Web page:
Knowledge on the critical to quality aspects of paediatric medicines is still limited, especially when considering these aspects in a multidimensional approach to the best attainable and affordable paediatric medicinal products. As a consequence, the usefulness (practicality) of some of the currently paediatric medicines might be questionable / based on minimum standards and could consequently be subject to further optimisation in the interest of parents, other caregivers and children.

On the 26th of January 2007, the “Paediatric Regulation” entered into force (Regulation EC No 1901/2006 of The European Parliament and of the Council, amending regulation EEC No 1768/92, Directive 2001/20/EC, Directive 2001/83/EC and Regulation EC No 726/2004). This regulation aims to “facilitate the development and accessibility of medicinal products for use in the paediatric population, to ensure that medicinal products used to treat the paediatric population are subject to research of high quality and are appropriately authorised for use in the paediatric population, and to improve the information available on the use of medicinal products in the various paediatric populations”. As a result of this Regulation, both the number of paediatric formulations that should be developed by the pharmaceutical industry and the knowledge on the critical to quality aspects of paediatric medicines is expected to increase rapidly.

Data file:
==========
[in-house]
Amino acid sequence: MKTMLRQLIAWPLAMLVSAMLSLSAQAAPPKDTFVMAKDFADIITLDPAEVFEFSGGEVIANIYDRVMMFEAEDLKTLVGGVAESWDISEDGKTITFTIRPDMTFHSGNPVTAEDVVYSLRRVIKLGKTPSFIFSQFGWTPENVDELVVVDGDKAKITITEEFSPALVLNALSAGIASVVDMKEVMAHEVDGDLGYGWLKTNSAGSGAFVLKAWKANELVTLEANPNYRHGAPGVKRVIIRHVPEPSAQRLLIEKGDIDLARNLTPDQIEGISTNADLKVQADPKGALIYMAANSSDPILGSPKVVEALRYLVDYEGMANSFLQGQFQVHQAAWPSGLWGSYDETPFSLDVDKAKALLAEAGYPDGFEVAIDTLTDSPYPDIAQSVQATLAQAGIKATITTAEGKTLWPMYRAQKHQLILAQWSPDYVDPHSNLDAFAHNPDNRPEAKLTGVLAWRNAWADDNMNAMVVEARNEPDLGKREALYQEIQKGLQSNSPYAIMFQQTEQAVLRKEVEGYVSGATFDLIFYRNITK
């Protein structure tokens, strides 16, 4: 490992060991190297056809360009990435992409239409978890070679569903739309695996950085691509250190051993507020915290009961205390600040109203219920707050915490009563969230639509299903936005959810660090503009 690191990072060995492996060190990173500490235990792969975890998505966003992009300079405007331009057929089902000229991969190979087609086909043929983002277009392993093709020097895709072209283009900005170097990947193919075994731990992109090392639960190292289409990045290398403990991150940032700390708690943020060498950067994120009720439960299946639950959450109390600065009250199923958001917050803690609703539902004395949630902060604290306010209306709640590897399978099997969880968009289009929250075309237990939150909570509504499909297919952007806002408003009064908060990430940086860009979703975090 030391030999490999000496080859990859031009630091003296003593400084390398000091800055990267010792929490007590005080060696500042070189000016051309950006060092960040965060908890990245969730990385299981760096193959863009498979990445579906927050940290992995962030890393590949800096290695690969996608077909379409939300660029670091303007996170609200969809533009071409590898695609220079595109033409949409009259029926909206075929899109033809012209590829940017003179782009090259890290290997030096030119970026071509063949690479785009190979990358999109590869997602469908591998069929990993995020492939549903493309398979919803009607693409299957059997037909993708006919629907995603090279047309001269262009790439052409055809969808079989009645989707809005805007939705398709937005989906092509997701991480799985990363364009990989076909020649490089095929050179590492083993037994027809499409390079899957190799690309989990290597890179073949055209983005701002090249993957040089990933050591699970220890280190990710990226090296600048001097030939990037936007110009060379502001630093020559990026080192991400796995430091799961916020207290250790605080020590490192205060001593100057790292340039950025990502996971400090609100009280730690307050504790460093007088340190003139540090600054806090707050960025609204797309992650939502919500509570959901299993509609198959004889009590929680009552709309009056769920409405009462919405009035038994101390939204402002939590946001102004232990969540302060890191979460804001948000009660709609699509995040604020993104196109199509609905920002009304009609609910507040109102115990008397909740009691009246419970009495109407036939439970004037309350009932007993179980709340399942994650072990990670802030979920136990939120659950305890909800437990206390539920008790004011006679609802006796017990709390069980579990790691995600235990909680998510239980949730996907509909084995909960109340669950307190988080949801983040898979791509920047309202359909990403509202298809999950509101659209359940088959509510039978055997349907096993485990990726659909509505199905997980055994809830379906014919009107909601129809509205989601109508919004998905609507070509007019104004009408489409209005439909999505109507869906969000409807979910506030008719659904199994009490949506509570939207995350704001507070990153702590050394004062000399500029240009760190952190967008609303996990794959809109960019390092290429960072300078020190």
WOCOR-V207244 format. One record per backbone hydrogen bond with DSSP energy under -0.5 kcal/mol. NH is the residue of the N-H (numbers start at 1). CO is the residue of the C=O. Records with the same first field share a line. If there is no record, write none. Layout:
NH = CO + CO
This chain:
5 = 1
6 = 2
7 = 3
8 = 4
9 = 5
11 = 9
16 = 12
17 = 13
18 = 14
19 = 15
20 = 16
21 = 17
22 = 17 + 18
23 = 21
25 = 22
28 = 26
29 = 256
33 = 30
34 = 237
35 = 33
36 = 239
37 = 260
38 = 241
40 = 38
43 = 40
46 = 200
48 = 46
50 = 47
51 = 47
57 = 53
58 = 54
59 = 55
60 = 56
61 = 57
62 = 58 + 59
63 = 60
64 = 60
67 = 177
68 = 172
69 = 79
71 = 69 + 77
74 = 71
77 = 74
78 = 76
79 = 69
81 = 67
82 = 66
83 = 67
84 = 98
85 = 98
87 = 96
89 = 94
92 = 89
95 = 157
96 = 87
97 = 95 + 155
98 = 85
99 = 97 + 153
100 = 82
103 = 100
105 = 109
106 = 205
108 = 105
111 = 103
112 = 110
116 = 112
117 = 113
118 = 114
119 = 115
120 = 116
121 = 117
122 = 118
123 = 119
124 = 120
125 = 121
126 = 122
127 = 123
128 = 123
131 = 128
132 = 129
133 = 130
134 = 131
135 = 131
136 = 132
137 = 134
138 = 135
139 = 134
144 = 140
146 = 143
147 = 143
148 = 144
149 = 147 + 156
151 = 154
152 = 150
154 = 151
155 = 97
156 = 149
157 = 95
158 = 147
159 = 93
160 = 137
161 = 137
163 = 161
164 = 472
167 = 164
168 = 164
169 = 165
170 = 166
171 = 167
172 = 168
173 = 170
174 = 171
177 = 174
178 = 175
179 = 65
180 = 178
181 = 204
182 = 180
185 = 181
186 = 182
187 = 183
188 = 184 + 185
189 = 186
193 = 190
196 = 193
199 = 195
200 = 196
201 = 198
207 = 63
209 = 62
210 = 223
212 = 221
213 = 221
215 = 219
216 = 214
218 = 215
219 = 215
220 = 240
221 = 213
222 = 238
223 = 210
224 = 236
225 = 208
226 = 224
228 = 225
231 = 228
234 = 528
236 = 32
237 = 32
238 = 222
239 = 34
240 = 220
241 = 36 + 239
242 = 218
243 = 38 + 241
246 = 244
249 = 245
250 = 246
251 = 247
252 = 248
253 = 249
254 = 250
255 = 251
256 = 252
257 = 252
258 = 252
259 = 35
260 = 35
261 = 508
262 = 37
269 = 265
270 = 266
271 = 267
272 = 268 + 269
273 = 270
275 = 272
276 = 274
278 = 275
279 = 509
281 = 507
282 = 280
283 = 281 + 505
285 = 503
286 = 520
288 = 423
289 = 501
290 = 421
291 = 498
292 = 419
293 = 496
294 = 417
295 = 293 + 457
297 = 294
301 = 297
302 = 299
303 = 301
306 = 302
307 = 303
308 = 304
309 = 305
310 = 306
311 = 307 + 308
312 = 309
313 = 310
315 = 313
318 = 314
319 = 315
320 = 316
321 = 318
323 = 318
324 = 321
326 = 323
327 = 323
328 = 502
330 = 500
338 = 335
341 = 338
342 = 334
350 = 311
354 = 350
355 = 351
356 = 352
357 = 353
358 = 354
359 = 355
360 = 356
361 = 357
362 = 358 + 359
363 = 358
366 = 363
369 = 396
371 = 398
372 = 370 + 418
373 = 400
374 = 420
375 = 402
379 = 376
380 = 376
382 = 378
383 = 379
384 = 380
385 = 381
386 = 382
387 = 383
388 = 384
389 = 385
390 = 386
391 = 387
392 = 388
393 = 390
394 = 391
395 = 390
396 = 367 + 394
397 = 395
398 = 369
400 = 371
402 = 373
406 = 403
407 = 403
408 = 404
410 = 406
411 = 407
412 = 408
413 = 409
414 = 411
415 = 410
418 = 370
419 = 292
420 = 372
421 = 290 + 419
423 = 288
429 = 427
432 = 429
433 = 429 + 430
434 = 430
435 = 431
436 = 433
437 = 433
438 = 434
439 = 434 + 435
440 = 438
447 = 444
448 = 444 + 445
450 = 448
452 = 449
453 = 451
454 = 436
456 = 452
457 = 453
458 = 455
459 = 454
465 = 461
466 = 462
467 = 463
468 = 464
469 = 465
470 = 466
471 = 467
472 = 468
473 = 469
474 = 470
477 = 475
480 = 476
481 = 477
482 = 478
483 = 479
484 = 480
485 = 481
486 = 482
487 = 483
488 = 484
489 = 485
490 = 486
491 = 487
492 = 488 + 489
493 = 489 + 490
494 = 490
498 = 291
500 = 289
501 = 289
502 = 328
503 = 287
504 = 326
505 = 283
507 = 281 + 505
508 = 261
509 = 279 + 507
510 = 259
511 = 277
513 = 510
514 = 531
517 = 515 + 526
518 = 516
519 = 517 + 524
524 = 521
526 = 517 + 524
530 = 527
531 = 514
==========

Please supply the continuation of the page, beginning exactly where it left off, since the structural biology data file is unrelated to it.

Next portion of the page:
Bearing the aforementioned in mind, the current regulatory documents need to be supported with guidance on the pharmaceutical development of paediatric medicines. Therefore, this guideline aims to provide additional tools for the rationale pharmaceutical development of medicines for children between birth and 18 years of age to those already described in the current CHMP and ICH guidelines. The guideline intends to balance between predictable and consistent regulatory assessments of paediatric medicines (either generic, innovative, existing or new), the speed of development, industrial feasibility and the need to develop medicines that are better tailored for use in children than the currently authorised, but “questionable” paediatric medicines or the currently applied off-label or pharmacy compounded medicines. The outcome of this balanced approach should not necessarily result in a “gold standard” paediatric medicine.